Ads awards will give marketers fresh impetus
After an absence of 12 years, and a decade of toxic wrangling before that, Kenya has just revived its annual advertising awards. It’s a positive step for anyone who feels that we all deserve better advertising.
Market economies put the consumer first, and that requires brands to understand both their needs and their perceptions. The tool that best addresses consumer perceptions is advertising. And yes, it does work. Anyone who doubts that should examine the contents of their bathroom cabinet.
It works even better when the outbound advertising message is integrated with inbound channels so that consumers can react to the brand: SMS, social media, events and even coupons.
But none of this works if the advertising is dull or looks bad. That is why the world developed advertising awards. So that professionals who know what they are doing are able to hone their skills in a competitive environment. And so that people who think creating advertising is easy are forced to reconsider.
So I was delighted to participate in judging of the 2016 Kenya ad awards. The process was well run, by a team from the Loeries Awards in South Africa. While Kenyans may look askance at this, they will know that sometimes we let things get so out of hand here that only an outsider can sort it out.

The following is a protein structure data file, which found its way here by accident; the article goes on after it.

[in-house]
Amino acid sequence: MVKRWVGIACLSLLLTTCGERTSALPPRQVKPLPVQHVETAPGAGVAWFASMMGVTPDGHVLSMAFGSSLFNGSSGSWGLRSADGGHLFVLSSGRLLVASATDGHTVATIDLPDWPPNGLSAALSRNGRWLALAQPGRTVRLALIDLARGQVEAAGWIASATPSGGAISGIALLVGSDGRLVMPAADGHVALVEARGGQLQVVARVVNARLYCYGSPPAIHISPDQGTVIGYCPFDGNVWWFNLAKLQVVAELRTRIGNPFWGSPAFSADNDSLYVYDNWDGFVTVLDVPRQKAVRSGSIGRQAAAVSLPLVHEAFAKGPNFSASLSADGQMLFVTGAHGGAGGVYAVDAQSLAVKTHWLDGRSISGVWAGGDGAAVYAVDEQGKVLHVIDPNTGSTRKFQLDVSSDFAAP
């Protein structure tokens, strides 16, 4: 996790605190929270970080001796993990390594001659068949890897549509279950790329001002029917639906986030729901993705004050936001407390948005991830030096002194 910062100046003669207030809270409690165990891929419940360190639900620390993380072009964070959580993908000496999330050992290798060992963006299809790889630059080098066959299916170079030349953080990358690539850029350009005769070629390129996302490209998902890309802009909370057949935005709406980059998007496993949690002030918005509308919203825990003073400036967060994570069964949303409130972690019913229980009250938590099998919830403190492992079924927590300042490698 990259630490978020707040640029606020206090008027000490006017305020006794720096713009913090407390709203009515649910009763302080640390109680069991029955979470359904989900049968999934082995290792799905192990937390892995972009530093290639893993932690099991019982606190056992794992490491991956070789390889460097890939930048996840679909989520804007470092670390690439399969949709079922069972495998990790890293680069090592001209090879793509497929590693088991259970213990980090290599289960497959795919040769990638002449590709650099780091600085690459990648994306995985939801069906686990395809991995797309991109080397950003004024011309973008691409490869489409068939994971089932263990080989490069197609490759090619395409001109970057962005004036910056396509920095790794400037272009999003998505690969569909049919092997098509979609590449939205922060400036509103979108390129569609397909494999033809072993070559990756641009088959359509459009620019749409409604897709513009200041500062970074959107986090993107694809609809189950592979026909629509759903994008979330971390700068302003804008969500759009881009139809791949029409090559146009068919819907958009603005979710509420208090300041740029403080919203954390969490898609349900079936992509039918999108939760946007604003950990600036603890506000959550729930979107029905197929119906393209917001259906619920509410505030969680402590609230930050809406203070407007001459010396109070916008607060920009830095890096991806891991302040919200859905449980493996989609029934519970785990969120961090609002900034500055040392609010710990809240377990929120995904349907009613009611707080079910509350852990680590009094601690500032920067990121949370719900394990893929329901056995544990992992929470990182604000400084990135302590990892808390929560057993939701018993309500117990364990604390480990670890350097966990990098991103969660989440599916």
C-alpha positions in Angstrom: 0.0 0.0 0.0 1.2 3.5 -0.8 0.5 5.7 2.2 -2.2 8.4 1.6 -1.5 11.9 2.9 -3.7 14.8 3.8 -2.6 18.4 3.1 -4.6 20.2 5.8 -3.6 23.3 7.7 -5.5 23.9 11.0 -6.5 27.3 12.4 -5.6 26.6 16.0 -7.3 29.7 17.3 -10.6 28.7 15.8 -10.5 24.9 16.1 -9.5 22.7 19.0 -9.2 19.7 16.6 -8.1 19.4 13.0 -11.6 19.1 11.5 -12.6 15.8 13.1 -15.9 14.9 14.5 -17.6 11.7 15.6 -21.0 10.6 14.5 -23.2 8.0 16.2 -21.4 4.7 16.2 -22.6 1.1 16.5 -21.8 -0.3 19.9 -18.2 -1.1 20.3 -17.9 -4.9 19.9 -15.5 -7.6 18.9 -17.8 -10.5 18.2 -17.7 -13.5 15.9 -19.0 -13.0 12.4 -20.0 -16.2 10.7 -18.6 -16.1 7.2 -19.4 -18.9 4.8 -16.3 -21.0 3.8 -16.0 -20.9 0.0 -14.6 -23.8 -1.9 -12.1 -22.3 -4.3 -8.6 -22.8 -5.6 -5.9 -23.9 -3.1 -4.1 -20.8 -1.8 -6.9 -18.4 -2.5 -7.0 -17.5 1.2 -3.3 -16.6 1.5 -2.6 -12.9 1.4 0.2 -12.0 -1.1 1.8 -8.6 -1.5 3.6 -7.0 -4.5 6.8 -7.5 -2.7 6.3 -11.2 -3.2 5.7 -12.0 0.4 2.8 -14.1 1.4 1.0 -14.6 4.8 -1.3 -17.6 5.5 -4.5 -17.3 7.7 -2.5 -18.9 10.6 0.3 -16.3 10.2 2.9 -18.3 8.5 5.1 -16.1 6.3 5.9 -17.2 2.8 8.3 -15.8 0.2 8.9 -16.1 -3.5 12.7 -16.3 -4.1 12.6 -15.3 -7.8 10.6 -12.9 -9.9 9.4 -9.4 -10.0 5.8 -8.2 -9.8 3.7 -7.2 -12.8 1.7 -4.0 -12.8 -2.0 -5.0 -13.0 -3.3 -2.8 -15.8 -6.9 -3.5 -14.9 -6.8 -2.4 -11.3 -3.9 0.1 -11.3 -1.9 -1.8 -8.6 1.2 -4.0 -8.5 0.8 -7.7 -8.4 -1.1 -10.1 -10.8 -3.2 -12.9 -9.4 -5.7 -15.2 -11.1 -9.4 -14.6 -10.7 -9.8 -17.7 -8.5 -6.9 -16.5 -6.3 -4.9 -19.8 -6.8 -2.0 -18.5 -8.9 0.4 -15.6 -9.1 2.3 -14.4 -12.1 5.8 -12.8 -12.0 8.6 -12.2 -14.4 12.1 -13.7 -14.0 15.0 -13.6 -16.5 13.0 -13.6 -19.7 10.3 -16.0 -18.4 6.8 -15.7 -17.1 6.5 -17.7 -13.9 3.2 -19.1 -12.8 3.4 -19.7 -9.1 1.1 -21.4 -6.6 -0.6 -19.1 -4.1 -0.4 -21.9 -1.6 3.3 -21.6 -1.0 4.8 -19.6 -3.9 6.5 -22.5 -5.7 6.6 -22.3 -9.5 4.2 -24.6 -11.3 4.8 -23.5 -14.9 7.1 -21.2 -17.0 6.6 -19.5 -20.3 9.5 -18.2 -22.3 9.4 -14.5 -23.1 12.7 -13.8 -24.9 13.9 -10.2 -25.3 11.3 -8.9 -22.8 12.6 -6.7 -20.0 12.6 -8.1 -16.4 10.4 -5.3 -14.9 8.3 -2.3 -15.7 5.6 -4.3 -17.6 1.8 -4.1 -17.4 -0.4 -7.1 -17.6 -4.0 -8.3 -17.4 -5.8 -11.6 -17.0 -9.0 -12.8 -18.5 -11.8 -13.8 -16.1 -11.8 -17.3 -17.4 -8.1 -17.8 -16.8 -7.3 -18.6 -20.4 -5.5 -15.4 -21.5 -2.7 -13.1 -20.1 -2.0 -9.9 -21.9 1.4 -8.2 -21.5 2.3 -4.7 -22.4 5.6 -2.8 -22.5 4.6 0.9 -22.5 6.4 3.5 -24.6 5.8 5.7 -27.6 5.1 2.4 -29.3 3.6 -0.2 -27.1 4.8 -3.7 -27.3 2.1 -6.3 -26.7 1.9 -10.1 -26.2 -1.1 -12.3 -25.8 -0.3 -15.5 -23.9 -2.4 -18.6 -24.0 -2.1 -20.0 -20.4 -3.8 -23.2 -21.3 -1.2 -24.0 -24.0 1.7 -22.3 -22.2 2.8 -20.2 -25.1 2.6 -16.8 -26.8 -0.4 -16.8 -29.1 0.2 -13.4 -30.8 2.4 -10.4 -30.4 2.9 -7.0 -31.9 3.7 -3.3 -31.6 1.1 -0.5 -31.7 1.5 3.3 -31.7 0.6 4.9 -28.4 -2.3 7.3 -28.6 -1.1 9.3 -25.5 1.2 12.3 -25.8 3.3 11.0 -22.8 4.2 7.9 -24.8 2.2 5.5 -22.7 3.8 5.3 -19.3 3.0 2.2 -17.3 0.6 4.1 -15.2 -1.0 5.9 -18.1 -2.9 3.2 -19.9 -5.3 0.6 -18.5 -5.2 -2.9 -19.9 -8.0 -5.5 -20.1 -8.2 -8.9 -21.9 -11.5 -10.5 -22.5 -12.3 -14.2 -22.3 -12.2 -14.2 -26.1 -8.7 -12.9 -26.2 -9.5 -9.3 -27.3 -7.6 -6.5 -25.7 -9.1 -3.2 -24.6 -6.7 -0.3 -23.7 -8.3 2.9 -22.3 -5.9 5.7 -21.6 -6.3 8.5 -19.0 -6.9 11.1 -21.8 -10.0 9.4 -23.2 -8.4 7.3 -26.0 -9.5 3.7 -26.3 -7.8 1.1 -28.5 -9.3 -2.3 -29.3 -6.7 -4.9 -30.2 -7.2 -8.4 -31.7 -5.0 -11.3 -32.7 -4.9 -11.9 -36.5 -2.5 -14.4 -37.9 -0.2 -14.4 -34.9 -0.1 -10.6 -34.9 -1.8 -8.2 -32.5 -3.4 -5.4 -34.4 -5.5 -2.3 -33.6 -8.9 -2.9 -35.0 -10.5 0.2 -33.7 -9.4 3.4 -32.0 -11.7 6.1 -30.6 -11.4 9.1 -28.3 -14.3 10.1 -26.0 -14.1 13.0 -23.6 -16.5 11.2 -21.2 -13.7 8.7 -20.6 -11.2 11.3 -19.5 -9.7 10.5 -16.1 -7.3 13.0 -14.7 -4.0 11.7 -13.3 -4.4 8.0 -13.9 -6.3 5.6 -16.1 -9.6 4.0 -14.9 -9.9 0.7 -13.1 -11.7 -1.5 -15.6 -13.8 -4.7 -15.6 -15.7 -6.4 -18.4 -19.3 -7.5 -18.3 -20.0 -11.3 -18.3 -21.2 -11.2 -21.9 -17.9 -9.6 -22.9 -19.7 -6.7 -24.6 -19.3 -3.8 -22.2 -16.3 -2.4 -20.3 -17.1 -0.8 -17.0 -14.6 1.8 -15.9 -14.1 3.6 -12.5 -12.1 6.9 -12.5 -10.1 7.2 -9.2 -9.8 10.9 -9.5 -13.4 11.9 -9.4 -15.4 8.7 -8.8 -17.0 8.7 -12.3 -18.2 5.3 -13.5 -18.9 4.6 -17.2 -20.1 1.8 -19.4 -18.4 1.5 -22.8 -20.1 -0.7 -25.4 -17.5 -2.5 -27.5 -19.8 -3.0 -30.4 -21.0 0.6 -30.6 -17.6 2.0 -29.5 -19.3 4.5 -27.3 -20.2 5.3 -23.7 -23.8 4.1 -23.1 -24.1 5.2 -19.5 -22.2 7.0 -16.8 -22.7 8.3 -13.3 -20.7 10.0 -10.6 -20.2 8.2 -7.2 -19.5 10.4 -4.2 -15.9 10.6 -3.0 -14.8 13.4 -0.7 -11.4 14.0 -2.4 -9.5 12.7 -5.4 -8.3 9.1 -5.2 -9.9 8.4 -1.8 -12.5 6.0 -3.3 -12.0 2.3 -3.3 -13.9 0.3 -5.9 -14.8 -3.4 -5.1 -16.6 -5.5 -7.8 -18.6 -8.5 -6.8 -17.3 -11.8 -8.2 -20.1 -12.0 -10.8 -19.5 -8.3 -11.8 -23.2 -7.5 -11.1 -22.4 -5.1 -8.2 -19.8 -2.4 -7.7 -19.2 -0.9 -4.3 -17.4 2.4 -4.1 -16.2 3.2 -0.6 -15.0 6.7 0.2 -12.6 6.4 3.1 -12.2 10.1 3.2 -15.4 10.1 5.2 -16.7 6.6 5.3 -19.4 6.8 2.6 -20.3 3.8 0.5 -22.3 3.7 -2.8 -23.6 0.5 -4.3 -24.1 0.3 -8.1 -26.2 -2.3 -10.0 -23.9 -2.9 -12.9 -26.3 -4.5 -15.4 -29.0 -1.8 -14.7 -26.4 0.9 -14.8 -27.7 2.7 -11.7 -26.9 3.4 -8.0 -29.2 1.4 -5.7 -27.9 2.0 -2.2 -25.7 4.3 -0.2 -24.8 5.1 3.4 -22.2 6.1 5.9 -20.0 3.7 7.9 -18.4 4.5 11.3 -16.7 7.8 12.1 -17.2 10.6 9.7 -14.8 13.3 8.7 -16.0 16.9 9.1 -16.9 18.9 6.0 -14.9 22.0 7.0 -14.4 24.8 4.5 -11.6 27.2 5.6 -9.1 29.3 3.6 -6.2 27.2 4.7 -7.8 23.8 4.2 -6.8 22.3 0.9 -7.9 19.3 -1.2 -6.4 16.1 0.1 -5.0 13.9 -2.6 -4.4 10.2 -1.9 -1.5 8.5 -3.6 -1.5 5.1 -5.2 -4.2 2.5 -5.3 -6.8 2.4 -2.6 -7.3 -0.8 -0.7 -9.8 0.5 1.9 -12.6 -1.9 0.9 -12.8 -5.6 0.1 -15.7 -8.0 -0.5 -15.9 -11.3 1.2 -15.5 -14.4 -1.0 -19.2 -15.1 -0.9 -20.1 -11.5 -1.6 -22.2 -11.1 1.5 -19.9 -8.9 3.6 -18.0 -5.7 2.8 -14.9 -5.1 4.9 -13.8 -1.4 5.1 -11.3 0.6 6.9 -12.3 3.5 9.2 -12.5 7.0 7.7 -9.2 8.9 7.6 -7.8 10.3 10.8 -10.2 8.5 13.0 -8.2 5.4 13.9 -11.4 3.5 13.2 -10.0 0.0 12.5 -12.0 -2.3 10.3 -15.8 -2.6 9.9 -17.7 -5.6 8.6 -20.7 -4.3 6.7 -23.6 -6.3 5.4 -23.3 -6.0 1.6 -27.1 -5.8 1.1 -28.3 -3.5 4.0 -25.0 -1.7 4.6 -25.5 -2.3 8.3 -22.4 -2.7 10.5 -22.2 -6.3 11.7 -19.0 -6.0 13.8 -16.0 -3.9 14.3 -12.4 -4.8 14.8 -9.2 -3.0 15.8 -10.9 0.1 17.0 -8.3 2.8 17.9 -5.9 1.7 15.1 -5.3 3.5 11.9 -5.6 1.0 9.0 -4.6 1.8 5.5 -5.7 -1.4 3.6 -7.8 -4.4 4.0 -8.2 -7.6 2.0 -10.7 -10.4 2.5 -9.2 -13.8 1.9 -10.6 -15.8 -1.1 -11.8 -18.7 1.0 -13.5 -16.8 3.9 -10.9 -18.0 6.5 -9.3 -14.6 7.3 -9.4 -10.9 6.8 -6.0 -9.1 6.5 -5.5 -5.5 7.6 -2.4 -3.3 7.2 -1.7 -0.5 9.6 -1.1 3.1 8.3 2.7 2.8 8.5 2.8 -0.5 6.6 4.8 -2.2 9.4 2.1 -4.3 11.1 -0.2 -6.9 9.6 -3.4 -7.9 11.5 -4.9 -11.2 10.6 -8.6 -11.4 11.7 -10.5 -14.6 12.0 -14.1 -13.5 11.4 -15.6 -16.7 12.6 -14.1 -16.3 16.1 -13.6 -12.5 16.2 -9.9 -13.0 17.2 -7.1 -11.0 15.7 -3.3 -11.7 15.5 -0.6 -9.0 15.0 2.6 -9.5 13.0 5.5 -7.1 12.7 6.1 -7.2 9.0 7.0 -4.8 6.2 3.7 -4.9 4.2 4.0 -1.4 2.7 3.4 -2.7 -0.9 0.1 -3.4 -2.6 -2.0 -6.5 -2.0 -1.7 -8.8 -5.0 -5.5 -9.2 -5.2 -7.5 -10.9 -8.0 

So it was sorted out. Judges were protected from undue influence and permitted to get on with their job. This was a big one: over two days we debated nearly 450 entries. A third of them were shortlisted and 66 won prizes.
Two thirds of the awards were won by the agencies of the behemoth Scangroup. So one third were won by other agencies; and more might have won if they had entered. I hope that the restoration of the competition and the work that won will encourage wider participation next year.
Visually the work looked a whole lot better than it did 12 years ago, especially on TV. But the lack of original photography made the print category much less interesting. Using stock photography tends to indicate that you don’t really care about persuading consumers, and any old image will do. It won’t.
The least impressive work was in radio. I wouldn’t blame listeners for tuning out of this crescendo of jibber-jabber.
Overall I’d say that really good ideas were thinner on the ground, which raises concerns about impact. The most impressive ideas were executed in the space where digital meets TV.
I’ll comment on specific categories over the coming weeks, but there is clearly no lack of capability in the Kenyan advertising scene. But the people who pay for advertising need to understand how to make it work better. That’s about supporting really new ideas, not copying your peer group.